This would result in high levels of stress, anxiety, fatigue — and if continued overtime —burnout. That is an area where you do not want to lead your employee.

Therefore, you need to know that when you delegate a task, your employee is comfortable in taking on the task.

There are two aspects of this delegation that you need to be aware of when leading a hybrid team.

First, make sure you know your employee’s existing skills, capabilities and competences and their appetite for stretch targets.

Second, be sure your employee is content with the task at hand. This is often easier to determine when colocated, as you can read body language. While the words may say “yes,” the body language may say “no” or “not sure.”

You must be confident — wherever your employee is located — that they are confident in taking on the task.


You need to know your employees’ skills so you can fully utilize them. There is nothing more demotivating for an employee who has worked hard to master a work-related skill to not be able to use it.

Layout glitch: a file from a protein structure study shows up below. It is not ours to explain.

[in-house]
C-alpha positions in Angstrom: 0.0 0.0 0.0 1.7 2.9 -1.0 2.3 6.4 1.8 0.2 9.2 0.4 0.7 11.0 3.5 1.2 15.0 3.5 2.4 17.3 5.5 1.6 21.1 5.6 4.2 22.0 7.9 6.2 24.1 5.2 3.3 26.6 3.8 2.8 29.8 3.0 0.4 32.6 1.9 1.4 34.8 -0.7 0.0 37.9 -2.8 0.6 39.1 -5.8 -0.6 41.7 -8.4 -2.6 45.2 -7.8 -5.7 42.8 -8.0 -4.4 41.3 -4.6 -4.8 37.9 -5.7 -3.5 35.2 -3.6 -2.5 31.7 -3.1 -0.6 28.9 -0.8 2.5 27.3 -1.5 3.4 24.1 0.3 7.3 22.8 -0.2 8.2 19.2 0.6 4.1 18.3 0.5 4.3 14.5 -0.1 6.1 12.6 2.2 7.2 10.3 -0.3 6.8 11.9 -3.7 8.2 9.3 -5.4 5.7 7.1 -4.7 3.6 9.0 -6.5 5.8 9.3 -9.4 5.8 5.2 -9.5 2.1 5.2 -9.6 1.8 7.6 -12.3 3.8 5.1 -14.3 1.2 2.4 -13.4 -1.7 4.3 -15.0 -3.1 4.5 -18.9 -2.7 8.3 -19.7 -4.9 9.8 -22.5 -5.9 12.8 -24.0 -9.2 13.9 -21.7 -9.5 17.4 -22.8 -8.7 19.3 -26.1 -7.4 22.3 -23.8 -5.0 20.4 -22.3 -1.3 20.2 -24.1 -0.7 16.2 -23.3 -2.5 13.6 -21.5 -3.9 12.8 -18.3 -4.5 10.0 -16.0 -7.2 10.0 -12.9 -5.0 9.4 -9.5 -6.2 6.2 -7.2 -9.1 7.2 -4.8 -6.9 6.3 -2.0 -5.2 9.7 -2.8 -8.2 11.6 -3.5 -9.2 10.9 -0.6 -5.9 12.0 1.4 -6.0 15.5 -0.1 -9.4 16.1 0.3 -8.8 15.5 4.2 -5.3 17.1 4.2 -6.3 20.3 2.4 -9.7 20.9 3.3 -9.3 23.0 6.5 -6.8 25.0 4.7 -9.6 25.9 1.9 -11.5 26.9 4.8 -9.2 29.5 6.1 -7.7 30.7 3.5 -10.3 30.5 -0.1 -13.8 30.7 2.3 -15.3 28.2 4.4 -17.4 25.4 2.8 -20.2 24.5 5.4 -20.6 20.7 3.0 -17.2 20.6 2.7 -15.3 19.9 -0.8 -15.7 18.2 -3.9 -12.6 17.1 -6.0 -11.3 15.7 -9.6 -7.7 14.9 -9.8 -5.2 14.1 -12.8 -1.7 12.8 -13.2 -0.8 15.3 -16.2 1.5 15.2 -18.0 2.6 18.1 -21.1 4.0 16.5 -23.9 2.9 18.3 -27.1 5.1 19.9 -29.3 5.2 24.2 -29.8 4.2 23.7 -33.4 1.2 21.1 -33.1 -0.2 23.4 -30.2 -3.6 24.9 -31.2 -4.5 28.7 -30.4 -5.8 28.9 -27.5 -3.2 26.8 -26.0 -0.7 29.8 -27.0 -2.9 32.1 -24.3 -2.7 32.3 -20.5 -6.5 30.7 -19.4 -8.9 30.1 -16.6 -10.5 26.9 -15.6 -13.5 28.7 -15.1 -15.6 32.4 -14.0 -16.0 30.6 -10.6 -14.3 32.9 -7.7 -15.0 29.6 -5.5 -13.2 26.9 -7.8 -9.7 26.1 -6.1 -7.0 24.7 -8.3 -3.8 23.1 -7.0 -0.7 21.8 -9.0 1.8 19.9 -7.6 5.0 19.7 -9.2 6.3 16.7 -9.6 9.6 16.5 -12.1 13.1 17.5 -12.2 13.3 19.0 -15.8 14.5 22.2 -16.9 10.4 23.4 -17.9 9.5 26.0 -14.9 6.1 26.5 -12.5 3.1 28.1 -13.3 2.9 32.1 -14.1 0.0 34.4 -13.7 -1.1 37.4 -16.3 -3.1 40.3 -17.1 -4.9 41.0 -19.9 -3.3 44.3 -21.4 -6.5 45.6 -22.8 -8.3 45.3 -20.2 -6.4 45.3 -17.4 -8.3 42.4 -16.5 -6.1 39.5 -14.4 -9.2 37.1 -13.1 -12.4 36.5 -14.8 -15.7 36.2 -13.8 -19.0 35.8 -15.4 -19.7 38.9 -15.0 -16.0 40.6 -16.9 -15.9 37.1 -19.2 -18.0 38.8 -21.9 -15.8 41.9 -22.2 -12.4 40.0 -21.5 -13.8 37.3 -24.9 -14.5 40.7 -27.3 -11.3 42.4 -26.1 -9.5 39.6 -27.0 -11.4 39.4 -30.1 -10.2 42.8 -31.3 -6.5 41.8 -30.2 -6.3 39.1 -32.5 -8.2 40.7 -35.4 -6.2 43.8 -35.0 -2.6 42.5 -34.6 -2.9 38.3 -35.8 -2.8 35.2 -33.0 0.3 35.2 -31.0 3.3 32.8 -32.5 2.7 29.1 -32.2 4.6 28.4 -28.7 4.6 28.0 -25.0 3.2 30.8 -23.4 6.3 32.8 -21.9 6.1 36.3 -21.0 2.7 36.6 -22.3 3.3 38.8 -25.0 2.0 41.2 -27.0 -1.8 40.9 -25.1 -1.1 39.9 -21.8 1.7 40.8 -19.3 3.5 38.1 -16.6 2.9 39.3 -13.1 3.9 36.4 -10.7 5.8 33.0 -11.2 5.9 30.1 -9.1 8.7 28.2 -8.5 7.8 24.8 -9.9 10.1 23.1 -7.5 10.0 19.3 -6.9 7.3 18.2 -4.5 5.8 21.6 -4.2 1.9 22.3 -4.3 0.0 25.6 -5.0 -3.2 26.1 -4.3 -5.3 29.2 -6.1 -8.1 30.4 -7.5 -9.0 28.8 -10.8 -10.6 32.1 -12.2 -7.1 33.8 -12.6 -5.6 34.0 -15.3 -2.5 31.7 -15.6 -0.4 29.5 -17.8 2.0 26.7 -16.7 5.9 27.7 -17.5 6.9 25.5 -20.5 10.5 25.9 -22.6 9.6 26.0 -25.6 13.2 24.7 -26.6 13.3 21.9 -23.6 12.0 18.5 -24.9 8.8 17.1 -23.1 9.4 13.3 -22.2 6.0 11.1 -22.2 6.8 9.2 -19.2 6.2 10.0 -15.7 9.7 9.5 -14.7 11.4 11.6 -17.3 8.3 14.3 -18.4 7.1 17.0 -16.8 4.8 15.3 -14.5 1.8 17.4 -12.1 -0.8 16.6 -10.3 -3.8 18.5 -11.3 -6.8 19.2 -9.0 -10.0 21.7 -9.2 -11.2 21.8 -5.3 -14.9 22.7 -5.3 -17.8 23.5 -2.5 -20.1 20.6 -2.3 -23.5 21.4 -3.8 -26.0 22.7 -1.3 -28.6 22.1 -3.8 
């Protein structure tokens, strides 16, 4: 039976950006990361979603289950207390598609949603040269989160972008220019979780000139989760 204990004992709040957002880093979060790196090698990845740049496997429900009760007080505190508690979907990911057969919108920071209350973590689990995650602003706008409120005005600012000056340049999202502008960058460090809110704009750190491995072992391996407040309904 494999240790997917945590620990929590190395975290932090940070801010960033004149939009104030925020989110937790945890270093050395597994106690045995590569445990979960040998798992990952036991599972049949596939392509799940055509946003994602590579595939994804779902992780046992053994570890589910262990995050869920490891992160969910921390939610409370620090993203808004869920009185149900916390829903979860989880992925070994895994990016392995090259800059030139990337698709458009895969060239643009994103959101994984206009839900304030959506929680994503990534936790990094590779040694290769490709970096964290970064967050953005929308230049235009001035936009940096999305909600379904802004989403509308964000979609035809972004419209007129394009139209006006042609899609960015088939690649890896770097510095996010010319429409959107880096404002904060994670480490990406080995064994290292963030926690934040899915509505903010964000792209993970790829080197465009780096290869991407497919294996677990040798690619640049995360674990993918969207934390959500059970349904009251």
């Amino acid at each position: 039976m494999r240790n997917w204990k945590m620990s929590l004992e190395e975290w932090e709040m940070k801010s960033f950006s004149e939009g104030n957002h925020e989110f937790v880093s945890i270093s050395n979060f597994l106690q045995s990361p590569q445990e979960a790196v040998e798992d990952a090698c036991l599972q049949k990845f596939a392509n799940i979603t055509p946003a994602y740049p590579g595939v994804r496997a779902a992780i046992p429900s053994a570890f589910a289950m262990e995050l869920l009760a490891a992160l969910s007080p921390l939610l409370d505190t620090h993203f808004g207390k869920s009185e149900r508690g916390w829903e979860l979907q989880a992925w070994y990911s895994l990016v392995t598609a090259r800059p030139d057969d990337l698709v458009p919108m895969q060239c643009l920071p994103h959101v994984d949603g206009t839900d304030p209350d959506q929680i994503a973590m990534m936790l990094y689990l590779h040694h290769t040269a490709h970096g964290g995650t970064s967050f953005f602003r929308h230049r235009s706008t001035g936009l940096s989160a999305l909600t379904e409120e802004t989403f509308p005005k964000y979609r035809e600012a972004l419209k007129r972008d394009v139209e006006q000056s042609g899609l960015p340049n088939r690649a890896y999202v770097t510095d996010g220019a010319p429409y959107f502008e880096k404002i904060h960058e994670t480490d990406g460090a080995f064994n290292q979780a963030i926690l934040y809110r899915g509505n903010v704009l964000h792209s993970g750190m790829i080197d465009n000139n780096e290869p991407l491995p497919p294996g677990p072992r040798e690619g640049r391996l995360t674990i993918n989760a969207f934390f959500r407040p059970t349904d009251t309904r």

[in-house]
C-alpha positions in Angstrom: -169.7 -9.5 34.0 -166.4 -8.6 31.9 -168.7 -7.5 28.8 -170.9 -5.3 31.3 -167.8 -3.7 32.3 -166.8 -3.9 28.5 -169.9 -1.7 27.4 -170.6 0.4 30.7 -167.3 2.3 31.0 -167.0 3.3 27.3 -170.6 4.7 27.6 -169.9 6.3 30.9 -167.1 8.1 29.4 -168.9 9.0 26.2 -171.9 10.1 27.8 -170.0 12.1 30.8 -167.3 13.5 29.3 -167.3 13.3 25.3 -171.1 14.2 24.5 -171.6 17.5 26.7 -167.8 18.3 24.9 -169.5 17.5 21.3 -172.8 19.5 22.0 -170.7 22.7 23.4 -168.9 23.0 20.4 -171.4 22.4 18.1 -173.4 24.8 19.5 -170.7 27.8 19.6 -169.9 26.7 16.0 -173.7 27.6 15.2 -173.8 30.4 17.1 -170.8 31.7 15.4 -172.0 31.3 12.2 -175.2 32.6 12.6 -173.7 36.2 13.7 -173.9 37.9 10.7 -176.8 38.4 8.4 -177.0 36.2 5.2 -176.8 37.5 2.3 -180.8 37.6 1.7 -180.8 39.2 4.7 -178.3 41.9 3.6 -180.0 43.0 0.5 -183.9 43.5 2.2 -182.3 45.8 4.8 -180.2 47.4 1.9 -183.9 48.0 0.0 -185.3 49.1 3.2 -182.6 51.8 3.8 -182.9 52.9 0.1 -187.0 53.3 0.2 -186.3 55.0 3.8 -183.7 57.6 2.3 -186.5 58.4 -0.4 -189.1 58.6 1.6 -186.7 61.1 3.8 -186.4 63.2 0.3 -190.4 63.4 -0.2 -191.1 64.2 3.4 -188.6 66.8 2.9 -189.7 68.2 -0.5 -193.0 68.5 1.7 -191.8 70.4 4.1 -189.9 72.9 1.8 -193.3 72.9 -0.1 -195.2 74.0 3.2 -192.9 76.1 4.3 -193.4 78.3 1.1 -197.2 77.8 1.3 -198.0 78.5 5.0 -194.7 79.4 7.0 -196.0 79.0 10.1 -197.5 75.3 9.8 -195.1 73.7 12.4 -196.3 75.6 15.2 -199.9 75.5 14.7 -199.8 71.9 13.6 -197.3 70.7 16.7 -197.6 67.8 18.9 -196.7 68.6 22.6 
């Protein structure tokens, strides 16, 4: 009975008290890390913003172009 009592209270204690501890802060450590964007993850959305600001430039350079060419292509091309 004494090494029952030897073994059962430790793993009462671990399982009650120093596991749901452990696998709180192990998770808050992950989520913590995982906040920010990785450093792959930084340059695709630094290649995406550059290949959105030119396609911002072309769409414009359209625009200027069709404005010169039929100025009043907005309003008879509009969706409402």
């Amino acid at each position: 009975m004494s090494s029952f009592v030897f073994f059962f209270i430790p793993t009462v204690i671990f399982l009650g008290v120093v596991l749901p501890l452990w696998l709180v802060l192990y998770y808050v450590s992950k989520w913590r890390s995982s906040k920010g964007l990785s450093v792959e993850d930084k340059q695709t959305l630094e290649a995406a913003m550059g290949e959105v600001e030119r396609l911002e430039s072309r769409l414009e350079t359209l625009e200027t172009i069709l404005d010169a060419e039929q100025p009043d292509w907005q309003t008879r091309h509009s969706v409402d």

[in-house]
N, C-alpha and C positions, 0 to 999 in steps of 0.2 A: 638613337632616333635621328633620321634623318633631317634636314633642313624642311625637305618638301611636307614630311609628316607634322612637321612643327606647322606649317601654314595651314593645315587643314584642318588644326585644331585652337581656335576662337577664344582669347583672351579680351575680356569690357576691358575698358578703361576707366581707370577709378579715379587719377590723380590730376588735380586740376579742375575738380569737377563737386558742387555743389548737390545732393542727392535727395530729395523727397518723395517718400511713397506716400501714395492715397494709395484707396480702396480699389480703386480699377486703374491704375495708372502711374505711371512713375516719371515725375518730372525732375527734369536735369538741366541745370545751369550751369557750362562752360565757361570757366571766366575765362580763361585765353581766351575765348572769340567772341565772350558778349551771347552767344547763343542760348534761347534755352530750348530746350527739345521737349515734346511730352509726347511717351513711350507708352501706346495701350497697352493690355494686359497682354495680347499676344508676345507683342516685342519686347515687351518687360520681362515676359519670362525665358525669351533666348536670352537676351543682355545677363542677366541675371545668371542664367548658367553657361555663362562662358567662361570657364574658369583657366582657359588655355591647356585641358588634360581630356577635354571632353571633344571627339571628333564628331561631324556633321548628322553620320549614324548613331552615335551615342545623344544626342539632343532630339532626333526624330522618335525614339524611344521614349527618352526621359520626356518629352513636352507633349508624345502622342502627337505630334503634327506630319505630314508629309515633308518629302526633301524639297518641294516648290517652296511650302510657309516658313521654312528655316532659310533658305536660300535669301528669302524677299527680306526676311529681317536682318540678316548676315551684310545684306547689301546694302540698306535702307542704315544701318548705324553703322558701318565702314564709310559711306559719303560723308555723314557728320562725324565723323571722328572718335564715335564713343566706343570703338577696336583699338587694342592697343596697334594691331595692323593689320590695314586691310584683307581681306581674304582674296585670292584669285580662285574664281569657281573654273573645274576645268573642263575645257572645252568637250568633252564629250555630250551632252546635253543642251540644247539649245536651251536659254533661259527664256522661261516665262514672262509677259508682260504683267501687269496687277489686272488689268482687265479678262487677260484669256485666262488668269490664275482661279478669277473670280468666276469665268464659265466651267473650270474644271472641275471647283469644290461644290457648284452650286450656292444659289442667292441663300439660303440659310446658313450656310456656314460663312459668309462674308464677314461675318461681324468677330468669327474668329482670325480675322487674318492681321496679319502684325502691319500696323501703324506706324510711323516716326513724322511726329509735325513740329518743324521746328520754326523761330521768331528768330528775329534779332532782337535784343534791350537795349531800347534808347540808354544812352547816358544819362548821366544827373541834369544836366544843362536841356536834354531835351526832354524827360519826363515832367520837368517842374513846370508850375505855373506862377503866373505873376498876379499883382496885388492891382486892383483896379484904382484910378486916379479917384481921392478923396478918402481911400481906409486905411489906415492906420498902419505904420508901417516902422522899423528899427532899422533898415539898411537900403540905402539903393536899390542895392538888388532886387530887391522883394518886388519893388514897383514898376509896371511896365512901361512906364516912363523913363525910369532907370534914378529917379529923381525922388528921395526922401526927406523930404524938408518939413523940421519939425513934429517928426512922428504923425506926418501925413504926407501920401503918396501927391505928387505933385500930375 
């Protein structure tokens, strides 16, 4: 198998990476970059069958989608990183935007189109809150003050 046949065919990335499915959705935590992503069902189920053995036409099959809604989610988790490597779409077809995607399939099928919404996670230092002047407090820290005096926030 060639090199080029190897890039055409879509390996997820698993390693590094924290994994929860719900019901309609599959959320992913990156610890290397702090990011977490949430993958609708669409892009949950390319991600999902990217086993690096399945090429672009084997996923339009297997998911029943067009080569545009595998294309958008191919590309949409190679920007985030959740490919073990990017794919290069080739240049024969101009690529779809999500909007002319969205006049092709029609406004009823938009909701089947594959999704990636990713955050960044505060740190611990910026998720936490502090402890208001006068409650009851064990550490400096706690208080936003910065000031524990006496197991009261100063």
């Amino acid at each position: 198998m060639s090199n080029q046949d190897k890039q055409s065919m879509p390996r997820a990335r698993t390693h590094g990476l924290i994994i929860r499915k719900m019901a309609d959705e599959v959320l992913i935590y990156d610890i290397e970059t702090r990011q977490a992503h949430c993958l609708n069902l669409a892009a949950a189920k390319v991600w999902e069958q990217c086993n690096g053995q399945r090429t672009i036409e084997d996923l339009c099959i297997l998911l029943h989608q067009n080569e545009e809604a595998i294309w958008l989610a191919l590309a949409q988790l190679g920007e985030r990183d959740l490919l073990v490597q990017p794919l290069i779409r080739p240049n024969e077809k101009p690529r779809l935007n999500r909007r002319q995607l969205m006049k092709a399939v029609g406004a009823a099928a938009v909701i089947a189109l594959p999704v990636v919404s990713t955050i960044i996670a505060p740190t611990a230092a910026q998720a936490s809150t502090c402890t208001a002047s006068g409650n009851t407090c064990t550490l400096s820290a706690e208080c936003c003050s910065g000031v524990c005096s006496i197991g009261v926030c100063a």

Underutilization is an engagement killer. Even your highest performers can become quickly disengaged if they don’t feel their skills and capabilities are being utilized in the best way.

Employees need to feel that their knowledge and experience are being put to good use.

Everyone needs an element of challenge to feel a sense of accomplishment and achievement. Without it, they can switch off and disengage.

It can be harder to recognize disengagement due to underutilization when employees are working remotely.

Your challenge is to recognize when an employee is feeling underutilized before they become disengaged. They may be performing well on tasks you have given them but are still bored as they have no challenges.

Capability visibility

There are several things you can do to ensure you have visibility of the capabilities of each of your employees, regardless of their location.